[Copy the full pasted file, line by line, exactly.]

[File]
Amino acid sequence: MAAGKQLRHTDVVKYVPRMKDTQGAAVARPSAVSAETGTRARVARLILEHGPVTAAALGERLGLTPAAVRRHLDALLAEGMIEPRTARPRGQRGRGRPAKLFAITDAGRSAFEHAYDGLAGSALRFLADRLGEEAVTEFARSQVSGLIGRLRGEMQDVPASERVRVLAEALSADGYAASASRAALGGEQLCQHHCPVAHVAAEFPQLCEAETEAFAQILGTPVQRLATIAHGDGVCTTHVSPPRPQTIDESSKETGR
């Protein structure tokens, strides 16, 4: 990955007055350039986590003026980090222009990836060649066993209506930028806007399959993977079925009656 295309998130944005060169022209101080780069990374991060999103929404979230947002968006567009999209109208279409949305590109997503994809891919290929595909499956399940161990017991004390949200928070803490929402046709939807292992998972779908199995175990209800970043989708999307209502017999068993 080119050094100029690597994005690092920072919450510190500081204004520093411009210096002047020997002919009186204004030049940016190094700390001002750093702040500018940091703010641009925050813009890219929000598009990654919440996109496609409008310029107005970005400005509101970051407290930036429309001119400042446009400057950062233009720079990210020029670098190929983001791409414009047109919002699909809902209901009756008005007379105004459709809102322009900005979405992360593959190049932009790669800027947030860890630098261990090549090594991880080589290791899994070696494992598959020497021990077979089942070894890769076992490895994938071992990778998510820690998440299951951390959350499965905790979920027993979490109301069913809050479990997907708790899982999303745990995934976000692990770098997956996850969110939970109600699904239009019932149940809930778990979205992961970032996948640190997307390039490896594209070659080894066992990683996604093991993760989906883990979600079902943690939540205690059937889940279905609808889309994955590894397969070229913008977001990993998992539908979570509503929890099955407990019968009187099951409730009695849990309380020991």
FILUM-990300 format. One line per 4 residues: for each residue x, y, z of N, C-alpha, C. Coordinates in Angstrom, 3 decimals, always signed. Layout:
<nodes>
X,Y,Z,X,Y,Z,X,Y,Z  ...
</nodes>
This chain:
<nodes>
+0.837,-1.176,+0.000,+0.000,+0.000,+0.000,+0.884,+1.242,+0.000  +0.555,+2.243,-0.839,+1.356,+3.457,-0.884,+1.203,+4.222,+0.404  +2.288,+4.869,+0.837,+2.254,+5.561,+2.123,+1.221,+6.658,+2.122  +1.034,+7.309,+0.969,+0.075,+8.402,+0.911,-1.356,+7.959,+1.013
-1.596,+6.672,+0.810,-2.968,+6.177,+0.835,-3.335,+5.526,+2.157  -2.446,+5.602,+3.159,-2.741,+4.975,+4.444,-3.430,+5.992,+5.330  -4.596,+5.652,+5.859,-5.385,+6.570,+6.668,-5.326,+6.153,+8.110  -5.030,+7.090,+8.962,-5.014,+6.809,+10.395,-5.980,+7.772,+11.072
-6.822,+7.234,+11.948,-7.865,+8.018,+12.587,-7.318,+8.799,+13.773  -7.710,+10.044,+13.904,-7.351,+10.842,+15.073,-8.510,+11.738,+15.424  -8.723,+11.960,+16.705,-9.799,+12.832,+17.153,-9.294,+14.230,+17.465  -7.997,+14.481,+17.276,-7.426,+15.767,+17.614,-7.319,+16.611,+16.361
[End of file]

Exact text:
Amino acid sequence: MAAGKQLRHTDVVKYVPRMKDTQGAAVARPSAVSAETGTRARVARLILEHGPVTAAALGERLGLTPAAVRRHLDALLAEGMIEPRTARPRGQRGRGRPAKLFAITDAGRSAFEHAYDGLAGSALRFLADRLGEEAVTEFARSQVSGLIGRLRGEMQDVPASERVRVLAEALSADGYAASASRAALGGEQLCQHHCPVAHVAAEFPQLCEAETEAFAQILGTPVQRLATIAHGDGVCTTHVSPPRPQTIDESSKETGR
């Protein structure tokens, strides 16, 4: 990955007055350039986590003026980090222009990836060649066993209506930028806007399959993977079925009656 295309998130944005060169022209101080780069990374991060999103929404979230947002968006567009999209109208279409949305590109997503994809891919290929595909499956399940161990017991004390949200928070803490929402046709939807292992998972779908199995175990209800970043989708999307209502017999068993 080119050094100029690597994005690092920072919450510190500081204004520093411009210096002047020997002919009186204004030049940016190094700390001002750093702040500018940091703010641009925050813009890219929000598009990654919440996109496609409008310029107005970005400005509101970051407290930036429309001119400042446009400057950062233009720079990210020029670098190929983001791409414009047109919002699909809902209901009756008005007379105004459709809102322009900005979405992360593959190049932009790669800027947030860890630098261990090549090594991880080589290791899994070696494992598959020497021990077979089942070894890769076992490895994938071992990778998510820690998440299951951390959350499965905790979920027993979490109301069913809050479990997907708790899982999303745990995934976000692990770098997956996850969110939970109600699904239009019932149940809930778990979205992961970032996948640190997307390039490896594209070659080894066992990683996604093991993760989906883990979600079902943690939540205690059937889940279905609808889309994955590894397969070229913008977001990993998992539908979570509503929890099955407990019968009187099951409730009695849990309380020991």
FILUM-990300 format. One line per 4 residues: for each residue x, y, z of N, C-alpha, C. Coordinates in Angstrom, 3 decimals, always signed. Layout:
<nodes>
X,Y,Z,X,Y,Z,X,Y,Z  ...
</nodes>
This chain:
<nodes>
+0.837,-1.176,+0.000,+0.000,+0.000,+0.000,+0.884,+1.242,+0.000  +0.555,+2.243,-0.839,+1.356,+3.457,-0.884,+1.203,+4.222,+0.404  +2.288,+4.869,+0.837,+2.254,+5.561,+2.123,+1.221,+6.658,+2.122  +1.034,+7.309,+0.969,+0.075,+8.402,+0.911,-1.356,+7.959,+1.013
-1.596,+6.672,+0.810,-2.968,+6.177,+0.835,-3.335,+5.526,+2.157  -2.446,+5.602,+3.159,-2.741,+4.975,+4.444,-3.430,+5.992,+5.330  -4.596,+5.652,+5.859,-5.385,+6.570,+6.668,-5.326,+6.153,+8.110  -5.030,+7.090,+8.962,-5.014,+6.809,+10.395,-5.980,+7.772,+11.072
-6.822,+7.234,+11.948,-7.865,+8.018,+12.587,-7.318,+8.799,+13.773  -7.710,+10.044,+13.904,-7.351,+10.842,+15.073,-8.510,+11.738,+15.424  -8.723,+11.960,+16.705,-9.799,+12.832,+17.153,-9.294,+14.230,+17.465  -7.997,+14.481,+17.276,-7.426,+15.767,+17.614,-7.319,+16.611,+16.361